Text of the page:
Nicknamed the Napoleon of Hairdressing, Croisat triumphed in the world of hairdressing in the first half of the nineteenth century, laying the foundations for modern training and professional hairdressing magazines.
Fashion and hairdressing are “ephemeral Arts dying almost in the moment in which are born”, the master Croisat expressed in one of his articles published in the 1830s. The French stylist, known as the Napoleon of Hairdressing, was so advanced for his time. He aimed to dignify the profession, provide it with a systematized method of training and created a magazine to disseminate and publish trends of the time.
In this way, Croisat laid the foundations so that this ‘ephemeral art’ that he considered as the hairdresser, developed tools not only to promote themselves and open up to the world, but also to make it clear of its evolution throughout the time through printed paper. Its legendary volume ‘Méthode de Coiffure’ (1832) – preserved at the Museum of Hairdressing of Raffel Pages – was a unique and indispensable work in their time; they developed their own method of work and how to decipher the art of hairdressing referring to all aspects of the profession: history and descriptions of hairstyles, hair, study of the shape of the face and head, hairpiece manufacturing, preparation, diseases of the scalp, etc. A true compendium of everything a good hairdresser should learn and put into practice, which laid the foundations of modern vocational training.
In the pages of the ‘Méthode’, Croisat claimed that “the variety of hairstyles is almost as great as the variety of faces; therefore we need to know do the scientific sources agree on wearing the hairstyle fashion and adapt it to the character of each person“. “A good knowledge of art gives a hairdresser the base to know how to change the appearance of a little expressive woman or unattractive appearance and giving them a better appearance”, right Croisat.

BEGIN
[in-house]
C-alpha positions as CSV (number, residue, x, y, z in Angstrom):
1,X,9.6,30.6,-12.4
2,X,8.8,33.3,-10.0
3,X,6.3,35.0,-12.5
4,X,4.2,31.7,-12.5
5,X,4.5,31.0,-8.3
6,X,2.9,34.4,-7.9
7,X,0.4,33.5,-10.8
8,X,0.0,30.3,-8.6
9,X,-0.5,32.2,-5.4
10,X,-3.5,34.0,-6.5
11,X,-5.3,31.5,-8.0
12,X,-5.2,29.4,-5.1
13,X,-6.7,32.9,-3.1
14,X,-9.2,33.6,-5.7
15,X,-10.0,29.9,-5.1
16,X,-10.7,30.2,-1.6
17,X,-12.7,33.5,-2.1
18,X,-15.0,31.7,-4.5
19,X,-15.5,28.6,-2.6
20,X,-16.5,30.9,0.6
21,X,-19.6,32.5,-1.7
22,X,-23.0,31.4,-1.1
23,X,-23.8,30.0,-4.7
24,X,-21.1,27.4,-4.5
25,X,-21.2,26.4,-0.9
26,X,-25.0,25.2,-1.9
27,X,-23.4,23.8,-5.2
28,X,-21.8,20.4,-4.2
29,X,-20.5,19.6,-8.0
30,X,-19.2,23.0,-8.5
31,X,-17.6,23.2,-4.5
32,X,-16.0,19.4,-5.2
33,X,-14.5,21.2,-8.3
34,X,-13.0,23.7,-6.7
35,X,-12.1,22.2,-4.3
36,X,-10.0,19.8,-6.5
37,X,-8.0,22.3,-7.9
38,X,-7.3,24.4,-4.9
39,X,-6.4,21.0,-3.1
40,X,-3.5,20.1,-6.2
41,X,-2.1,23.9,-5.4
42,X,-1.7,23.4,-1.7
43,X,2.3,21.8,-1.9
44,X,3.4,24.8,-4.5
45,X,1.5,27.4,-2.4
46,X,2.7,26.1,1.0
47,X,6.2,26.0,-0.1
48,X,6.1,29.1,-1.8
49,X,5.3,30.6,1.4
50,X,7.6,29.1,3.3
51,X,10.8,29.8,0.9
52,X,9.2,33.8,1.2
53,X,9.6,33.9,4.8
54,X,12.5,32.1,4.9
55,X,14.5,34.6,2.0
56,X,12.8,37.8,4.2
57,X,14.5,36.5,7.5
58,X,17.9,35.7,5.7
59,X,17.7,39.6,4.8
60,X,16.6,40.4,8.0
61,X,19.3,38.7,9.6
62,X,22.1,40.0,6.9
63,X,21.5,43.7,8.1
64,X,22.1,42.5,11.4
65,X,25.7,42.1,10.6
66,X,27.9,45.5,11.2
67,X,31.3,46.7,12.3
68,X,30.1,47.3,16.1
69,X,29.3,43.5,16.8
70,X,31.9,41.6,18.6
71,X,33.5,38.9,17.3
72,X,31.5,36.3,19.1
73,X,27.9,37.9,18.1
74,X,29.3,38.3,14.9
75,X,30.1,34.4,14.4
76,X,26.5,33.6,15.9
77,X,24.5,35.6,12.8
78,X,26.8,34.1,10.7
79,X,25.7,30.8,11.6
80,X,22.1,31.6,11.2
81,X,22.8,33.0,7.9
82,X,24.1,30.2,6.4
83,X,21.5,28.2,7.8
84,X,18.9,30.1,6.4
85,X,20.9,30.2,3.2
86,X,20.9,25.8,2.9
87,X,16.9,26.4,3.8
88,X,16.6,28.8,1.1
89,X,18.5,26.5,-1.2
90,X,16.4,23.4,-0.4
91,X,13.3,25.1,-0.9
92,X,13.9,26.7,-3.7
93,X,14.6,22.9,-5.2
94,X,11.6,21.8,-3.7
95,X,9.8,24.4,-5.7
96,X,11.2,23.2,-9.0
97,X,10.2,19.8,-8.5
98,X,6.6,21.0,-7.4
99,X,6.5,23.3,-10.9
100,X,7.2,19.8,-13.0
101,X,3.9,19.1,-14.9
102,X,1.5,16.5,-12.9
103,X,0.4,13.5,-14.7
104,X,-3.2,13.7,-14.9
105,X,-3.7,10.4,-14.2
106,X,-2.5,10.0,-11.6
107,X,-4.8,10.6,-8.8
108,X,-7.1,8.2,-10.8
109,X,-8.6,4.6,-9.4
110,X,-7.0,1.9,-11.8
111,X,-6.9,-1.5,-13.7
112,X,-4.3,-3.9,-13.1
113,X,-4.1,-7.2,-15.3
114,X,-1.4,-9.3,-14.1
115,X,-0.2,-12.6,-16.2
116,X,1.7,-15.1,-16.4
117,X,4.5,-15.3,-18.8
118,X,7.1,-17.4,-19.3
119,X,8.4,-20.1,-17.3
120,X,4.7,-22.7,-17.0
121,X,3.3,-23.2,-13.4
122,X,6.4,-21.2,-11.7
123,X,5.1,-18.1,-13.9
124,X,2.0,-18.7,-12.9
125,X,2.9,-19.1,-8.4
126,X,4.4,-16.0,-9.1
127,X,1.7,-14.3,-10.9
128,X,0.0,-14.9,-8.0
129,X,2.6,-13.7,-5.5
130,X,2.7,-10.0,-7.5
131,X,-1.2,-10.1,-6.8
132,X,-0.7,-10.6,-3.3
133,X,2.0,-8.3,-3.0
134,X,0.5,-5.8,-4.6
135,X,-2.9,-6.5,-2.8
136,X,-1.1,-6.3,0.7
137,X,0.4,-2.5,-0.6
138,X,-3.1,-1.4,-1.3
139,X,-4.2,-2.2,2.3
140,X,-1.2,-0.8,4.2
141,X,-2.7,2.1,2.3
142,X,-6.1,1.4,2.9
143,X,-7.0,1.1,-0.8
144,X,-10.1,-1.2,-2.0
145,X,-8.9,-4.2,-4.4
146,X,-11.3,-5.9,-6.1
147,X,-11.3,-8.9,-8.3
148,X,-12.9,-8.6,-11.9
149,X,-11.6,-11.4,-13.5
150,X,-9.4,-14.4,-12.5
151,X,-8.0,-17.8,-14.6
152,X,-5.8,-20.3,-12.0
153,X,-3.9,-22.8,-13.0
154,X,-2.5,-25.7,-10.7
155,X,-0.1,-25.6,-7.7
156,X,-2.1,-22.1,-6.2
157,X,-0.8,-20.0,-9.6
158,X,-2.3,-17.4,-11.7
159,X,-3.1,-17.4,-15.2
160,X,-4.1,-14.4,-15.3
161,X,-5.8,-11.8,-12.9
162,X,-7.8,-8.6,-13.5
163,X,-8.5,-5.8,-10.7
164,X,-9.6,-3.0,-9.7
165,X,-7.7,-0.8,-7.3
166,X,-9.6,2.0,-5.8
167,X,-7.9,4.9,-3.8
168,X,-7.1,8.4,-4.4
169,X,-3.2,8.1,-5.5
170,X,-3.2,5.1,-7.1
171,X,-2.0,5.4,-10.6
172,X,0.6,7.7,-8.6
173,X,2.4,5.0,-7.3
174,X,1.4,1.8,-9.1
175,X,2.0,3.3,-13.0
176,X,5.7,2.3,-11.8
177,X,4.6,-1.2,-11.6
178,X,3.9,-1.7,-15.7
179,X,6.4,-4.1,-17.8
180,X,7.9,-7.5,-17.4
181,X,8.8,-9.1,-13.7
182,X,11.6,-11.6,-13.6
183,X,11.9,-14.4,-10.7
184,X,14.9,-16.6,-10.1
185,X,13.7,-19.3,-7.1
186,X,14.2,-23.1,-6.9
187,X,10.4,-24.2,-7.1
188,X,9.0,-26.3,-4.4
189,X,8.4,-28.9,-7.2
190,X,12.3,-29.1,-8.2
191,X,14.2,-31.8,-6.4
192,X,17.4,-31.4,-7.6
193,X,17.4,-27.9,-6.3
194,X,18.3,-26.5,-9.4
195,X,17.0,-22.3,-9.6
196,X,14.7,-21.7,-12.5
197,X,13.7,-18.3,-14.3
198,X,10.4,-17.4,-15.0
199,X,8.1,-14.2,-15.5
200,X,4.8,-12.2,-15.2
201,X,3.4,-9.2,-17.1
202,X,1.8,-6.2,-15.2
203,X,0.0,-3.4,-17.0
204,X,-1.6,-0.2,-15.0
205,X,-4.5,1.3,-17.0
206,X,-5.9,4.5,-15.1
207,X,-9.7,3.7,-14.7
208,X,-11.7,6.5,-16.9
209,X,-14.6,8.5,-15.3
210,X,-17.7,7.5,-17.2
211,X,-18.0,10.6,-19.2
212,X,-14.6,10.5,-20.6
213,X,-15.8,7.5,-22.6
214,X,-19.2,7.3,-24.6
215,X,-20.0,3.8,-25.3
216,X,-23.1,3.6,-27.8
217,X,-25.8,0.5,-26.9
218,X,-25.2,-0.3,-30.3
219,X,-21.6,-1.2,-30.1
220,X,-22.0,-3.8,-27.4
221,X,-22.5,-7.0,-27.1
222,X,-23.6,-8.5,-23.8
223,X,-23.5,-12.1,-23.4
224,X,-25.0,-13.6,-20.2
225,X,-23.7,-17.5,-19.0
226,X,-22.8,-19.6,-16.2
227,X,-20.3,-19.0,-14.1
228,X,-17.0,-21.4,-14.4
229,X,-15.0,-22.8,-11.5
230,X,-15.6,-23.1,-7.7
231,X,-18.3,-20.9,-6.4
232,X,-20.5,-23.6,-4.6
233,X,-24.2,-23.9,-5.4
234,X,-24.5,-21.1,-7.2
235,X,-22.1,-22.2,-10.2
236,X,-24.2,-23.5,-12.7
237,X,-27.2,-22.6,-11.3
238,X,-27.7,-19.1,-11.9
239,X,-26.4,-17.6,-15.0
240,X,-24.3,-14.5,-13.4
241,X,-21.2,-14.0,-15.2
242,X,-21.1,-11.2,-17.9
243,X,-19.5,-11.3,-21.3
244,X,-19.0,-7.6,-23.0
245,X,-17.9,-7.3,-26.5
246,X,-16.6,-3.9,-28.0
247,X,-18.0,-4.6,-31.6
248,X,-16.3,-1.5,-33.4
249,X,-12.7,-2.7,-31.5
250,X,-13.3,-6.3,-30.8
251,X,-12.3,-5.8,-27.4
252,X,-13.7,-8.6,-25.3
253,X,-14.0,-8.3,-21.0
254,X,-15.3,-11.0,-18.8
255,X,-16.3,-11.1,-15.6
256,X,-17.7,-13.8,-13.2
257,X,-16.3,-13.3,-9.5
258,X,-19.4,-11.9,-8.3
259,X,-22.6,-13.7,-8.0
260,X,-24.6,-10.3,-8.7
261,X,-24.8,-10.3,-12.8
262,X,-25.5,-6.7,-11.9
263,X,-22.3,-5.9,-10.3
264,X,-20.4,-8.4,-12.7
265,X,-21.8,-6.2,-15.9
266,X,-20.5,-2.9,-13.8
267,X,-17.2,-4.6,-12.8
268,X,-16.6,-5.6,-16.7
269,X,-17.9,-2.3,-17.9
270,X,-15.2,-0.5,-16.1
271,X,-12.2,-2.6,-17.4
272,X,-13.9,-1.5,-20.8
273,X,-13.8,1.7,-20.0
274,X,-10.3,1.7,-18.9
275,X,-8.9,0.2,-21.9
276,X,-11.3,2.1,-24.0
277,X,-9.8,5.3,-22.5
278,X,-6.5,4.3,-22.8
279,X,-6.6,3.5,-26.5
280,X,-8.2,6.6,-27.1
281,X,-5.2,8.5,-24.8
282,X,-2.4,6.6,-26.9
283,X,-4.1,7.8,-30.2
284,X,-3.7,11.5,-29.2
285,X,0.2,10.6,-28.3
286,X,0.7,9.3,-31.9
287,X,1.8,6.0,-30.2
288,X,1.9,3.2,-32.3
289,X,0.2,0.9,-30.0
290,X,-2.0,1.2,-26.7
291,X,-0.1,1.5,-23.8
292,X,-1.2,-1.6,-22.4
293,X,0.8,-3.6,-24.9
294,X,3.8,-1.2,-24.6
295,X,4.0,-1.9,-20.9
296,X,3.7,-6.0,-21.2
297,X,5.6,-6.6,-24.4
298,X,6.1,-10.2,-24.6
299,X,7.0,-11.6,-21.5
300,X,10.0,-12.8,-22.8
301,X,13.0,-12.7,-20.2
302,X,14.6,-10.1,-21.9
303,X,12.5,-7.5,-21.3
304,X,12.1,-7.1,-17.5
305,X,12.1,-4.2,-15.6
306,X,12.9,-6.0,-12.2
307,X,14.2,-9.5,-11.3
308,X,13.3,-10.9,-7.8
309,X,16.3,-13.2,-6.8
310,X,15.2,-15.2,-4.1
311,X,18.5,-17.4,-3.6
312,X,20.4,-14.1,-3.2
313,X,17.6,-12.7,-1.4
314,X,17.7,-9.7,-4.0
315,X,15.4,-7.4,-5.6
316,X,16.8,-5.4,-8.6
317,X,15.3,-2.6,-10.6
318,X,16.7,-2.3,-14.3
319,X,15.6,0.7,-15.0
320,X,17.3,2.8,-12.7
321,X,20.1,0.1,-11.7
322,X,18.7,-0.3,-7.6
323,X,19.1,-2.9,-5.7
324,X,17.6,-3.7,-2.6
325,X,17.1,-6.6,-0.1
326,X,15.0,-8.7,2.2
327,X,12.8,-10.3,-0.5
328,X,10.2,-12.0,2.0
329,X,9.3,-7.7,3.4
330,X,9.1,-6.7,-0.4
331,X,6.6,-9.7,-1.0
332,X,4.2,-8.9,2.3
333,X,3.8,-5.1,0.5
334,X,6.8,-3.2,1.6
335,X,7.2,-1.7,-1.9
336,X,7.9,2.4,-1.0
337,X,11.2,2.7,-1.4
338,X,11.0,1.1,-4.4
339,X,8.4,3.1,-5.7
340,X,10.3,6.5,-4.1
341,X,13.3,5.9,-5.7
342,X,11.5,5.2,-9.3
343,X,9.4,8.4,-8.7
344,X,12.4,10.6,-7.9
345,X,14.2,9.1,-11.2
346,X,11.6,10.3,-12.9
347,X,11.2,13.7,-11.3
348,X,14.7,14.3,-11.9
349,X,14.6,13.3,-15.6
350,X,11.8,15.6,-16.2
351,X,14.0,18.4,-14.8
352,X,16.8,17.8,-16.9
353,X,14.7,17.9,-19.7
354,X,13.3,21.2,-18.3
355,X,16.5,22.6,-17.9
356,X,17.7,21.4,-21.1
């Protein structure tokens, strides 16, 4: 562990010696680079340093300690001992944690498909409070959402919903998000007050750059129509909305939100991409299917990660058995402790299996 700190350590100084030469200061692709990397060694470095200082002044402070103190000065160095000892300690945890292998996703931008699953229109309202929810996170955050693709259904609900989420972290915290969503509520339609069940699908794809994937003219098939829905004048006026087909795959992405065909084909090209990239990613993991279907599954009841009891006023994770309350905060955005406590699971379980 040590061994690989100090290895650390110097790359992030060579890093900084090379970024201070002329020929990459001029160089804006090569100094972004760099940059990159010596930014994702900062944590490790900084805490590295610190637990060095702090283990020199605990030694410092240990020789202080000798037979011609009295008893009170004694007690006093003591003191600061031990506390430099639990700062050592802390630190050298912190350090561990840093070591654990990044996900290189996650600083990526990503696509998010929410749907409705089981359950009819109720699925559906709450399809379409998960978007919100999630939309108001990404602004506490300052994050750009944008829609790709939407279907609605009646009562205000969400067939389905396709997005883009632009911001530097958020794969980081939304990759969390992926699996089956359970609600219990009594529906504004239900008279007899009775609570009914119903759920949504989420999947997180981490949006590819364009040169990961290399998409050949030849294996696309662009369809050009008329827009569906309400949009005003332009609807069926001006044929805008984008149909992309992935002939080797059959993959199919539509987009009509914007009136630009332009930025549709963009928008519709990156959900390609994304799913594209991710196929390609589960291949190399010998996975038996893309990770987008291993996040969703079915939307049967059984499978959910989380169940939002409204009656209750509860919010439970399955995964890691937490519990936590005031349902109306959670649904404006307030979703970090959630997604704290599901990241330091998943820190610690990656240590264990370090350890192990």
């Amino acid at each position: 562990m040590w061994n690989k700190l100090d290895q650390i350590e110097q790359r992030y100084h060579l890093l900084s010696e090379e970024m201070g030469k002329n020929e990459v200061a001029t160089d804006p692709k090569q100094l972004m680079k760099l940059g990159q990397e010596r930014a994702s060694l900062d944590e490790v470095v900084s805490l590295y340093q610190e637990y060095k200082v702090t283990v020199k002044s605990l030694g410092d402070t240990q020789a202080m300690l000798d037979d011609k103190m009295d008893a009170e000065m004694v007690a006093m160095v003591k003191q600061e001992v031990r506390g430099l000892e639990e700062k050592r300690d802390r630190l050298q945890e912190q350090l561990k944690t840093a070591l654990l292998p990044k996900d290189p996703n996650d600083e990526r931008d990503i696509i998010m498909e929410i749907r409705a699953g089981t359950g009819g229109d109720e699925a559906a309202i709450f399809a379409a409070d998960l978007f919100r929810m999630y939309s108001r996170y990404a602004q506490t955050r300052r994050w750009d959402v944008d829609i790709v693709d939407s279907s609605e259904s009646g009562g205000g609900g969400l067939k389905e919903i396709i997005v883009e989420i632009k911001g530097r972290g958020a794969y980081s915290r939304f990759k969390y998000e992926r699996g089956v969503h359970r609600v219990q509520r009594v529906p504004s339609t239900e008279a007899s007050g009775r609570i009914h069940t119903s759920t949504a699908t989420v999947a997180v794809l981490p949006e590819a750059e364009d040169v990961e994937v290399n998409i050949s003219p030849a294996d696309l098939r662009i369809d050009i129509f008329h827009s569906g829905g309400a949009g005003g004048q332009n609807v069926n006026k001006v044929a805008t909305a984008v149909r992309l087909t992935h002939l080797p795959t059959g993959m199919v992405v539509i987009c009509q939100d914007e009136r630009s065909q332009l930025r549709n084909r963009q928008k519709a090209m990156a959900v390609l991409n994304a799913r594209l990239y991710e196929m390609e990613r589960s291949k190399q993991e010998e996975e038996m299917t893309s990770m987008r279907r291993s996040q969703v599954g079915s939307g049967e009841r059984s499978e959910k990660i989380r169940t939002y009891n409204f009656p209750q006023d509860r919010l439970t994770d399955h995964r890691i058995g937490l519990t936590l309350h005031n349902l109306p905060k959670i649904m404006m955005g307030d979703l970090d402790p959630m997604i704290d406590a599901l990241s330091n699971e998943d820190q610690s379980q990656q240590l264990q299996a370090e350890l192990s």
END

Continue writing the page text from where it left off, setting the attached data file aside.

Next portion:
A logical further step to the edition of his method of hairdressing was, in 1833, the creation and promotion of L’Académie de la Coiffure, demonstrating an example the work of the ‘académies royales’ of France, based on the research and reflection. L’Académie aimed to implement a methodology of work with standards applicable to all trends, allowing hairdressers to learn, create and innovate. In this sense, Croisat was looking for hairdressers that had good social positions and that all the artists related to; the world of fashion and hair were in constant contact and needed to be able to move forward together.
All this is materialized in which is probably his most significant legacy: the first professional magazine in the world of hairdressing, ‘Les Cent-un-coiffeurs de tous les Pays’ (the 101 hairdressers in all countries) which was founded in 1837. A publication that alluded to the 101 most representative era hairdressers in France and which included profusion of illustrations with drawings of professionals works… leading the way for future modern magazines and their publishes of trends! A true pioneer, not only as a hairdresser, but also as a trainer and as editor, Croisat surprised his contemporaries with a rich magazine which was published each month and which was distributed through subscriptions. An adventure that lasted only 4 years but kept his name forever in the history of our profession.